Wednesday, March 27, 2013

Wishful Wednesday – Great (and Great-Great-Great…) Grandfathers

Wishful Wednesday is a new blogging prompt that I saw on Geneabloggers this afternoon.  The idea behind Wishful Wednesday is to write about an ancestor that you wish you could have known personally.

When I first saw this, three men came immediately to mind; Barnabas Davis, the first of my line in America, Ernest Solomon Davis, my great-grandfather, and Charles Wesley Jenkins, Ernest’s father-in-law.

Barnabas, in particular, I find fascinating.  As I’ve mentioned before, he was the first Davis of my line in America, and I am the last, so we sort of book-end our family.  Aside from that, though, the man had a life full of adventure.  He crossed the Atlantic numerous times, spent time fighting both Indians and lawsuits, raised several children, and lived during the time of the Great Migration.  I sometimes wonder what it would have been like to sit down in front of a fire with him later in his life, listening to him recount his younger years.  It would be amazing to listen to a first-hand account of sailing across the ocean that many times.

Further down the family line, Ernest Davis, descendant of Barnabas, intrigues me.  First, thanks to my parents, we purposefully share initials.  Next, at one point in his life, he worked as a blacksmith, later he worked as a lineman for a local telephone company.  I find these two facts interesting as I enjoy working with tools myself, and I also, at one point in my life, worked in the telco industry.  Finally, I came across an old book of his one time, and he had signed the inside front cover, “E.S. Davis”, in the same manner and similar script as how I sometime sign my name.  I’d love to talk to him and see if we have anything else in common.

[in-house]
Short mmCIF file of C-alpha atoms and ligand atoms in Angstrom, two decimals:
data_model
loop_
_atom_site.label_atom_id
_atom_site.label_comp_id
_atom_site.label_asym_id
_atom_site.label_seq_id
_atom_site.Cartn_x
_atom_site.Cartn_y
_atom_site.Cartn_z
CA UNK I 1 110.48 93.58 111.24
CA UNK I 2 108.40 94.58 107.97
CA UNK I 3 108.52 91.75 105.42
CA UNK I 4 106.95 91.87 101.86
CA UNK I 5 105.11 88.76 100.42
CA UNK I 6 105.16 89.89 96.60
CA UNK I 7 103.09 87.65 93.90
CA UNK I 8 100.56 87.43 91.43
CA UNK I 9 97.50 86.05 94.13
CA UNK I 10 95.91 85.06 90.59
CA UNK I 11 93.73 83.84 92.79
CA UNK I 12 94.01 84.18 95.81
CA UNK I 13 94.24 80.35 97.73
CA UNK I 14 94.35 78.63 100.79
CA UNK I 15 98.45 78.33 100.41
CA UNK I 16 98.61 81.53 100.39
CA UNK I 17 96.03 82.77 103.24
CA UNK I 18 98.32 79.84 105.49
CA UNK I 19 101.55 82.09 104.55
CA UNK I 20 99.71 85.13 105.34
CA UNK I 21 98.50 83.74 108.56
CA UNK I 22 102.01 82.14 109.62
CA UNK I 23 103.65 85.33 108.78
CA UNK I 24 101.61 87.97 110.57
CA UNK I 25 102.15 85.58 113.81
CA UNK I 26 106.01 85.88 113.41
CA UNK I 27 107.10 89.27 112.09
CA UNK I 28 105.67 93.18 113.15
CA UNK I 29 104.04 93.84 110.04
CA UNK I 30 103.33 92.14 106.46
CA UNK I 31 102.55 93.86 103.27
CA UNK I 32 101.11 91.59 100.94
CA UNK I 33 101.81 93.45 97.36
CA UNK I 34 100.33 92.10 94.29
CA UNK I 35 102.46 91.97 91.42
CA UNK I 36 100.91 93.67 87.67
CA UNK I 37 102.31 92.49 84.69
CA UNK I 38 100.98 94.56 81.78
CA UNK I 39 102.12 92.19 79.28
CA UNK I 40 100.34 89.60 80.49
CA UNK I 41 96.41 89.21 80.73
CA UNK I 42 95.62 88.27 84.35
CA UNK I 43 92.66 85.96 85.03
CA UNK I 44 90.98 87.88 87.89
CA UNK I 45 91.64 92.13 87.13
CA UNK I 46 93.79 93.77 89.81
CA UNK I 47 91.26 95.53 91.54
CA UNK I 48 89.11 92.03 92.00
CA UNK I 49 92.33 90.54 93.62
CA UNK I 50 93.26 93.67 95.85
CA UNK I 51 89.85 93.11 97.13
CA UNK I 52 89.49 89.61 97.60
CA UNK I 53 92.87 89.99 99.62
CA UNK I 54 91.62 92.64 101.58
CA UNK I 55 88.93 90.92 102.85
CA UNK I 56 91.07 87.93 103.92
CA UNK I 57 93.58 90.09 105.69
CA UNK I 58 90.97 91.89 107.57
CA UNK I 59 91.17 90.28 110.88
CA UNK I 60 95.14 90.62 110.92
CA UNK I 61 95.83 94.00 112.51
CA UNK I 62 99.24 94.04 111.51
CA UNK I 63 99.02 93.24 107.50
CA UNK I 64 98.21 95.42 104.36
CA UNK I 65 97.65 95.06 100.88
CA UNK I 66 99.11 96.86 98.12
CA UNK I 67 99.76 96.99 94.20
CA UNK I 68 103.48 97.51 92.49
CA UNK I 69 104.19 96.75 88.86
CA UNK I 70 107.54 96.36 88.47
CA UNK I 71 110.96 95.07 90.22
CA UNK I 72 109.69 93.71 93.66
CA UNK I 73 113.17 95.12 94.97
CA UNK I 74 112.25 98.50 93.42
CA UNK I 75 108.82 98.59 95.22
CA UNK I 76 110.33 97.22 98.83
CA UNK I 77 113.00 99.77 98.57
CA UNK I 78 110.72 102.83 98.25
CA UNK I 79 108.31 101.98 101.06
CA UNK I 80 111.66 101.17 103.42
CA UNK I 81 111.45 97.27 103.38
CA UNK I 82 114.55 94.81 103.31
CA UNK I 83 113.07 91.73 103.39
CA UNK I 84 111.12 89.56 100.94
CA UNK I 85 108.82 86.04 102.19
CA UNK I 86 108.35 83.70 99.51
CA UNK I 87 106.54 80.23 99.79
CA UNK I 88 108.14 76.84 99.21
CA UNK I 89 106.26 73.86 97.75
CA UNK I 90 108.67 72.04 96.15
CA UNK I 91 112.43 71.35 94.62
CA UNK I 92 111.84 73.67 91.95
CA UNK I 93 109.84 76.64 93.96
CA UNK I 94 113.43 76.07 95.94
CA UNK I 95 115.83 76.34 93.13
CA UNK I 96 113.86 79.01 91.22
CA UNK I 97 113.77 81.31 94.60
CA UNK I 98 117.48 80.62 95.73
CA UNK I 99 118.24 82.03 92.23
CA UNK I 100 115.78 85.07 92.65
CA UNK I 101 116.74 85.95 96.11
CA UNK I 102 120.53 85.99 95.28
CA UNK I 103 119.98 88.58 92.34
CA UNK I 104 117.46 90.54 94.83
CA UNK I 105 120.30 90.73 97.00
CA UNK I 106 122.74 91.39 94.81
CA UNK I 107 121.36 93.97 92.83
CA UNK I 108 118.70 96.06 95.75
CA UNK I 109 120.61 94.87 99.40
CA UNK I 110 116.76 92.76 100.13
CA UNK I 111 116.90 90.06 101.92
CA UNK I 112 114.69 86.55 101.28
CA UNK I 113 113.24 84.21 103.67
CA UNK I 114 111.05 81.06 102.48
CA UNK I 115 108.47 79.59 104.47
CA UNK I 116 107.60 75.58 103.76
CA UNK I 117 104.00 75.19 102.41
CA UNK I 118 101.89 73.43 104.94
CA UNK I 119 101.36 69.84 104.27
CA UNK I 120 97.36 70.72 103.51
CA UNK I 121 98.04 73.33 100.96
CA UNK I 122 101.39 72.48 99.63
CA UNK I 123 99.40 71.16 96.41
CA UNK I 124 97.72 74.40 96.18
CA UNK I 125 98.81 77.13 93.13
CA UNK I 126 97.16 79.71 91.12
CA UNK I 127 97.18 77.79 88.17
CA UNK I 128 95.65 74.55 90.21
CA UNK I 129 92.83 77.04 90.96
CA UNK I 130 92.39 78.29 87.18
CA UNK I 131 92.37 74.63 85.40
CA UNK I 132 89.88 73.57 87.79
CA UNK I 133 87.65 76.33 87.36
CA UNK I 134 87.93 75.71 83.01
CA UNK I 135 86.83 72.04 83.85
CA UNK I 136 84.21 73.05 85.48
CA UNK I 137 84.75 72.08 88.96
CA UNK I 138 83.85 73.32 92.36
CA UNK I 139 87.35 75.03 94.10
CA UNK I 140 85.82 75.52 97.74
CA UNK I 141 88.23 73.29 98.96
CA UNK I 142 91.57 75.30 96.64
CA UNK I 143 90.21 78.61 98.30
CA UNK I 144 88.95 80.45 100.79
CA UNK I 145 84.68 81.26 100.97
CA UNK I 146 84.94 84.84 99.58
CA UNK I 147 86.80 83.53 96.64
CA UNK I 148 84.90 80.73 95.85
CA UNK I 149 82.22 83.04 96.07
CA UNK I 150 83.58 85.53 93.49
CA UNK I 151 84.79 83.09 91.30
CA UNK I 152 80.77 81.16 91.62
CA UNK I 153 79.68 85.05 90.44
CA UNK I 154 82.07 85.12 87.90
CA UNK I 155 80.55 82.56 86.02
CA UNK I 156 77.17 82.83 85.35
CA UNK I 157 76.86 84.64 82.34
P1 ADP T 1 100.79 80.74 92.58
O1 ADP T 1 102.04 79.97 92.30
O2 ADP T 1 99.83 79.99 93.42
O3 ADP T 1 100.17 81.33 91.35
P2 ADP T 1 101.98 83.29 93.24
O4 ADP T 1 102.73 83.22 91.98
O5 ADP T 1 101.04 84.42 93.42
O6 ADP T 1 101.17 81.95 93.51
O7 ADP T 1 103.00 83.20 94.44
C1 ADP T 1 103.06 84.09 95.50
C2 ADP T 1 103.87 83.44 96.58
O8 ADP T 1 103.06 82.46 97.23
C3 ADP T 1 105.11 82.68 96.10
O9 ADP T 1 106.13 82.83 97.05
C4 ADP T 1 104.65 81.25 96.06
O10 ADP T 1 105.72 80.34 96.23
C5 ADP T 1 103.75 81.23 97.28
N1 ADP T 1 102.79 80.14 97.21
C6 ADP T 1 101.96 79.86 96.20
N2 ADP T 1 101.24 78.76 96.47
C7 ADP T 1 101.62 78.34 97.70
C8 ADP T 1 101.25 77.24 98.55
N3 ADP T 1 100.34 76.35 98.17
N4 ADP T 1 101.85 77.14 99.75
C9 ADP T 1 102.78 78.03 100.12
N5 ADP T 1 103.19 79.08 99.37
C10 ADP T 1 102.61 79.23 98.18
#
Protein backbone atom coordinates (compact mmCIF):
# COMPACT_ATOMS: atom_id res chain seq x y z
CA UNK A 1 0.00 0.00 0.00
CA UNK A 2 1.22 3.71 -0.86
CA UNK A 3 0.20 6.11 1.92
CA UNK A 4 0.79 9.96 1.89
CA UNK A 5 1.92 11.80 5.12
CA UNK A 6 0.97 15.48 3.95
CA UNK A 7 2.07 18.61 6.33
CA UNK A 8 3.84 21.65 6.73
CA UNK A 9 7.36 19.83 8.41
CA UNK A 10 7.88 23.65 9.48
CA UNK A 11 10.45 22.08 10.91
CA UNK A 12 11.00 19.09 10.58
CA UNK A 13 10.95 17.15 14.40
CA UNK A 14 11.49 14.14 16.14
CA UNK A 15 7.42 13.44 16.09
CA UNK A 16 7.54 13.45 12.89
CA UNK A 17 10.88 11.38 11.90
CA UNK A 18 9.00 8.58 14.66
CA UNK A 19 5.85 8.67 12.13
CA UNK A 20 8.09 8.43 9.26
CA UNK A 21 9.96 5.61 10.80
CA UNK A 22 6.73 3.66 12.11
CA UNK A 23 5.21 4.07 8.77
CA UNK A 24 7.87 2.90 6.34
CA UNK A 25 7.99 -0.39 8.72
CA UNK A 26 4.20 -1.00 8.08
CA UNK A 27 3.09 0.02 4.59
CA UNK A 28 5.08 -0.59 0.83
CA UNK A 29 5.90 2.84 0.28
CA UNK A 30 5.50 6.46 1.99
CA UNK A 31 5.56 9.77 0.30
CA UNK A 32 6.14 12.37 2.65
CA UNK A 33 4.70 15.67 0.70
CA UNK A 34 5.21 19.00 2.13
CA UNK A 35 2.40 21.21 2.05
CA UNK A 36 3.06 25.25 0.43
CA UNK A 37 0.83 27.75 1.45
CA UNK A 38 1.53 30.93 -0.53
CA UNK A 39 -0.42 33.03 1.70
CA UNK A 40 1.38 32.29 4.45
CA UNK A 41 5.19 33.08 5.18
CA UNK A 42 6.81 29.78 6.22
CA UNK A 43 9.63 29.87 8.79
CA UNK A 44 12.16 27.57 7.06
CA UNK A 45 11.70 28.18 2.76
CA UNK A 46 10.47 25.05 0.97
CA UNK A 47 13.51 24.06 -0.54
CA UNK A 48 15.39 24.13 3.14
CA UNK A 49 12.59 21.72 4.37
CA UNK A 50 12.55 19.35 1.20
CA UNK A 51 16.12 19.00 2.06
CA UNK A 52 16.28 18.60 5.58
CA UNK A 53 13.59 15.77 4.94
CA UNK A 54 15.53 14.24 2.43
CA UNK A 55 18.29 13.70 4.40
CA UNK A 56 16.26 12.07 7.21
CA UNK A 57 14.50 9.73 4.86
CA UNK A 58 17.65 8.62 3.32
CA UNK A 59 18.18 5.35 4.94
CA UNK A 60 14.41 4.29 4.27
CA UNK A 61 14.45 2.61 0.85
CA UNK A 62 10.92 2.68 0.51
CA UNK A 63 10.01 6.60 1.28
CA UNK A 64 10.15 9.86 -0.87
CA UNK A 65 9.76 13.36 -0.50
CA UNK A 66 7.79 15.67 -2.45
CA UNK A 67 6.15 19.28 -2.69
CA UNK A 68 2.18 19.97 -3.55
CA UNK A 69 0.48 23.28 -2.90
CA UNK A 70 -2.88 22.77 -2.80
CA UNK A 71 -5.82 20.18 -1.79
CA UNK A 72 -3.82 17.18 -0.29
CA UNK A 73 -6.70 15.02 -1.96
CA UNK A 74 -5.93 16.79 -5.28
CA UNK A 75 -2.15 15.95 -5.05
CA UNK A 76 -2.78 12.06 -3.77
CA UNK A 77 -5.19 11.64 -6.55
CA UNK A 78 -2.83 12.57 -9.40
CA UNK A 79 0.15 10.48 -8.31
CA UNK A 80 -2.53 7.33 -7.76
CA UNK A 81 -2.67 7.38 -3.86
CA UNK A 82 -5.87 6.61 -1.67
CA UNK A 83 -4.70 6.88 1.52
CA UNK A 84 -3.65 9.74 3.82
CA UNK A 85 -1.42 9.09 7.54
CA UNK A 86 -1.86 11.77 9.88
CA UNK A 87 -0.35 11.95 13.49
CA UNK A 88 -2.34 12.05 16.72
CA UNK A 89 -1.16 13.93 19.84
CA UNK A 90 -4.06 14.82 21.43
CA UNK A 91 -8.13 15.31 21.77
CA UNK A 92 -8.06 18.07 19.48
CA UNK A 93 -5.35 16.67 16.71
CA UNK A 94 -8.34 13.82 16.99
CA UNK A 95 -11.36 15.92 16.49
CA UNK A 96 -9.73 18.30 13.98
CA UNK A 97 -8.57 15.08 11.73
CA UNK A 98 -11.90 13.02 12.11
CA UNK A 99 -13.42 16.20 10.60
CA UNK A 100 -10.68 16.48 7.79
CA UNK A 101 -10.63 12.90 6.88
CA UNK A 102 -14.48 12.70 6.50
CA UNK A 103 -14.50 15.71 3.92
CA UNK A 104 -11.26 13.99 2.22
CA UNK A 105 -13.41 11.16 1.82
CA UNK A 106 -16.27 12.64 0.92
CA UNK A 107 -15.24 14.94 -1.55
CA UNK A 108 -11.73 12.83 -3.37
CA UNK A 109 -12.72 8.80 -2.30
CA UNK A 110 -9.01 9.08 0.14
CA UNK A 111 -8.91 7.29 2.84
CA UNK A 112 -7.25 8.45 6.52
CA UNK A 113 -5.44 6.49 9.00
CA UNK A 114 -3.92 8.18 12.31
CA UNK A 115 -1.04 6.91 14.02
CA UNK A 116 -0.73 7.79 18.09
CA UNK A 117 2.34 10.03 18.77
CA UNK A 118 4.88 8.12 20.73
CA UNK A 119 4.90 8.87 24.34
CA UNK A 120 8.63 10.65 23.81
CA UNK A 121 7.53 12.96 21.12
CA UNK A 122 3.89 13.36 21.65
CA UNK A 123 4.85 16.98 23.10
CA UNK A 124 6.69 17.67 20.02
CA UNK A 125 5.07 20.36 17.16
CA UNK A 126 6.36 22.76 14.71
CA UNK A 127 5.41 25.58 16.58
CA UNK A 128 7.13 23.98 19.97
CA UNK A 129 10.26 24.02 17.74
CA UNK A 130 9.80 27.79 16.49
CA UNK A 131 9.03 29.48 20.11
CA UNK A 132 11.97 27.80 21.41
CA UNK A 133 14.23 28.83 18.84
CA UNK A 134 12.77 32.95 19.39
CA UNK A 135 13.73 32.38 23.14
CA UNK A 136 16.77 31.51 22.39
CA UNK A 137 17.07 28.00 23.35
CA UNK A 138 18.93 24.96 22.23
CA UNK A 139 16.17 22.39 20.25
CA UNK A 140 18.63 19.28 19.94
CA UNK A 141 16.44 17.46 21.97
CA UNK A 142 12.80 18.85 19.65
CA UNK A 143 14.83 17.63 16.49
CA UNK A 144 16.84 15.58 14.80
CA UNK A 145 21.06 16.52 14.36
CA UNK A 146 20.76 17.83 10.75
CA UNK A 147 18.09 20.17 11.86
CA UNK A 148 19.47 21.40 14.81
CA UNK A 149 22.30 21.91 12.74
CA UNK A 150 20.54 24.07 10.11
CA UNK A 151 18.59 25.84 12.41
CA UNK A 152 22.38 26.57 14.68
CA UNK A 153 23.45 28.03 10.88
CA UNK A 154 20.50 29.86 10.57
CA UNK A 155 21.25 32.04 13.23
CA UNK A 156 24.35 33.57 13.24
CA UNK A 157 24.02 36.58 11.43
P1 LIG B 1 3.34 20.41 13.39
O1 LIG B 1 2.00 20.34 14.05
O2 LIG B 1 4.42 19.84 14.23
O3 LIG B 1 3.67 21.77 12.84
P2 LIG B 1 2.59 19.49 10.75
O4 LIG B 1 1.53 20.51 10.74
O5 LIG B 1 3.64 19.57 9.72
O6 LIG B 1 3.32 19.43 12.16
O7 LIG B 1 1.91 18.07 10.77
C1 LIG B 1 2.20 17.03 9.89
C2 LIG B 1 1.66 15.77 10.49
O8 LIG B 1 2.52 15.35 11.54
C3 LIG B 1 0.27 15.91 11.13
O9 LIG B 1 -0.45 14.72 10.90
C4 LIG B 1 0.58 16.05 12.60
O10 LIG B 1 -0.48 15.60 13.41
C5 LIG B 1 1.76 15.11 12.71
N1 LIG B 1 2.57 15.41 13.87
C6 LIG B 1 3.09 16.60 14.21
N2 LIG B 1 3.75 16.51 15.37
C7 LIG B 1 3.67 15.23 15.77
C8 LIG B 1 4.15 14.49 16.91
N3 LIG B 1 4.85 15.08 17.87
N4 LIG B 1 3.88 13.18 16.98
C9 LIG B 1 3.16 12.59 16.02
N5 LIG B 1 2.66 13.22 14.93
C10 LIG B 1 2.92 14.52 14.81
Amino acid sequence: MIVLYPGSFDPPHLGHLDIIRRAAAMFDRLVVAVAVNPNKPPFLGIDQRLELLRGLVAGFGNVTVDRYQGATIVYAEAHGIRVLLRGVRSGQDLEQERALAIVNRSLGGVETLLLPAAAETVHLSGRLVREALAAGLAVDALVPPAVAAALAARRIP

Ernest’s father-in-law, Charles Jenkins, as I mentioned in a previous post, is something of a mystery to me.  He took part in the Civil War, may have been born out west, but apparently lived in Massachusetts while the rest of the family lived in Vermont.  I have so many questions for him about where, why, and how he came to be in the places that he was.  From my research so far, he may have been near a few famous Civil War battles, but it doesn’t look like he actually took part in them.  I’m curious if it was circumstance or design.  For instance, did he really get sick a couple of days before Gettysburg, or did he know what was coming and found a way to serve without actually going into combat?  I may never know, but I’d sure love to ask him.

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